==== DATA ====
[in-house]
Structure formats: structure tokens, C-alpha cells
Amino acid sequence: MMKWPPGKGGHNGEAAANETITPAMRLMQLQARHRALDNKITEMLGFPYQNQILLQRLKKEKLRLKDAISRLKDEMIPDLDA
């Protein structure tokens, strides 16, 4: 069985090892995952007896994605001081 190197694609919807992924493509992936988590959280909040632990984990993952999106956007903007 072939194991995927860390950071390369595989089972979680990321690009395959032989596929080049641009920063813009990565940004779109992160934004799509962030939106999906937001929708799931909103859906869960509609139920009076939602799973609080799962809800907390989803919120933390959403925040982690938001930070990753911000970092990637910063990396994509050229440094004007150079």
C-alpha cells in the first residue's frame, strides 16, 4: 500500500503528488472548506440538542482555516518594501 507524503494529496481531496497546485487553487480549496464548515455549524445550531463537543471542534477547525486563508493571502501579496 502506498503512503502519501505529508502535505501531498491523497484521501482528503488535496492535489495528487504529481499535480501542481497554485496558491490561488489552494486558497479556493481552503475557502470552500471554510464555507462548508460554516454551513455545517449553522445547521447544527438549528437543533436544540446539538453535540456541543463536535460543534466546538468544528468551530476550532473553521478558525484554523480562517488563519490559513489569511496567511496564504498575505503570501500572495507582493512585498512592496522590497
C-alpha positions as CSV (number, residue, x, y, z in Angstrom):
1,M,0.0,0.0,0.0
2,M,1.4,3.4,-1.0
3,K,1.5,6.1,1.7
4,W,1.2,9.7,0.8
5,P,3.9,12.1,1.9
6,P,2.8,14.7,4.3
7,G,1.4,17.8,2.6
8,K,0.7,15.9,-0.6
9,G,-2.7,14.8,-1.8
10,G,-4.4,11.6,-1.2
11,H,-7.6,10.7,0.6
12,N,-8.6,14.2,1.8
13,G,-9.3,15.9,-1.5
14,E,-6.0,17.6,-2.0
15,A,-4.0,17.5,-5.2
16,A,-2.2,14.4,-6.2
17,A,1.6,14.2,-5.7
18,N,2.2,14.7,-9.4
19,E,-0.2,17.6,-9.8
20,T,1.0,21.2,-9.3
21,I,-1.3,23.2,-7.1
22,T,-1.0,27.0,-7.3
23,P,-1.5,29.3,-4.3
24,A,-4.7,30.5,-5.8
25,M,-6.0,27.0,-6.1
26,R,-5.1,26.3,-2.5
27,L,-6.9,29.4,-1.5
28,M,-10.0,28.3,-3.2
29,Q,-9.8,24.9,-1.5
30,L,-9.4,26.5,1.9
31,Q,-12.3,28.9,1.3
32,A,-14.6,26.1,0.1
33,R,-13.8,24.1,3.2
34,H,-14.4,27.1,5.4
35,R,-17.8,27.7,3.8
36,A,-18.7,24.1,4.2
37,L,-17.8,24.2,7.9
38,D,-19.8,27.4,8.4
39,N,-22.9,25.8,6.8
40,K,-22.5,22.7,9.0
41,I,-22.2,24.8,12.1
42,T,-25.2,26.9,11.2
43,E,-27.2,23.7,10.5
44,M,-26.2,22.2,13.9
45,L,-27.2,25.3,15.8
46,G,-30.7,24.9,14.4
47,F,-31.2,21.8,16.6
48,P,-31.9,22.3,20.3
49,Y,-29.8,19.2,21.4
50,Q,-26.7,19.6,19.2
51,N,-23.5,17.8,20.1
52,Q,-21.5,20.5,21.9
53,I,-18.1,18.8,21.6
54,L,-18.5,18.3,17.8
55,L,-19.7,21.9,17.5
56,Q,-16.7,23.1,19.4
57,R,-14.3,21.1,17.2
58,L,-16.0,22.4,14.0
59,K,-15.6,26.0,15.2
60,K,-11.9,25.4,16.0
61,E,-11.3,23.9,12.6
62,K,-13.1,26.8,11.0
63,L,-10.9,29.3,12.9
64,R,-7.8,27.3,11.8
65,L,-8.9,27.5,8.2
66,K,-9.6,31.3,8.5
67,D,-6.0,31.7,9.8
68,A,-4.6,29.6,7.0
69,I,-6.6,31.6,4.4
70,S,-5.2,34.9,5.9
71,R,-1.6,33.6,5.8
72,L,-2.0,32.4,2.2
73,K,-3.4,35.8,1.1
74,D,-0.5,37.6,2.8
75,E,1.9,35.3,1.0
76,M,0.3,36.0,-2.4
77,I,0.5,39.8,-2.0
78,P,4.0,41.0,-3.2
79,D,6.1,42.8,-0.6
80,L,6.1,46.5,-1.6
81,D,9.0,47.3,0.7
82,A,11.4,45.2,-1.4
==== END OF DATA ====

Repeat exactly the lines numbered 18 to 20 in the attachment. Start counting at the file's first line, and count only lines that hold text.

12,N,-8.6,14.2,1.8
13,G,-9.3,15.9,-1.5
14,E,-6.0,17.6,-2.0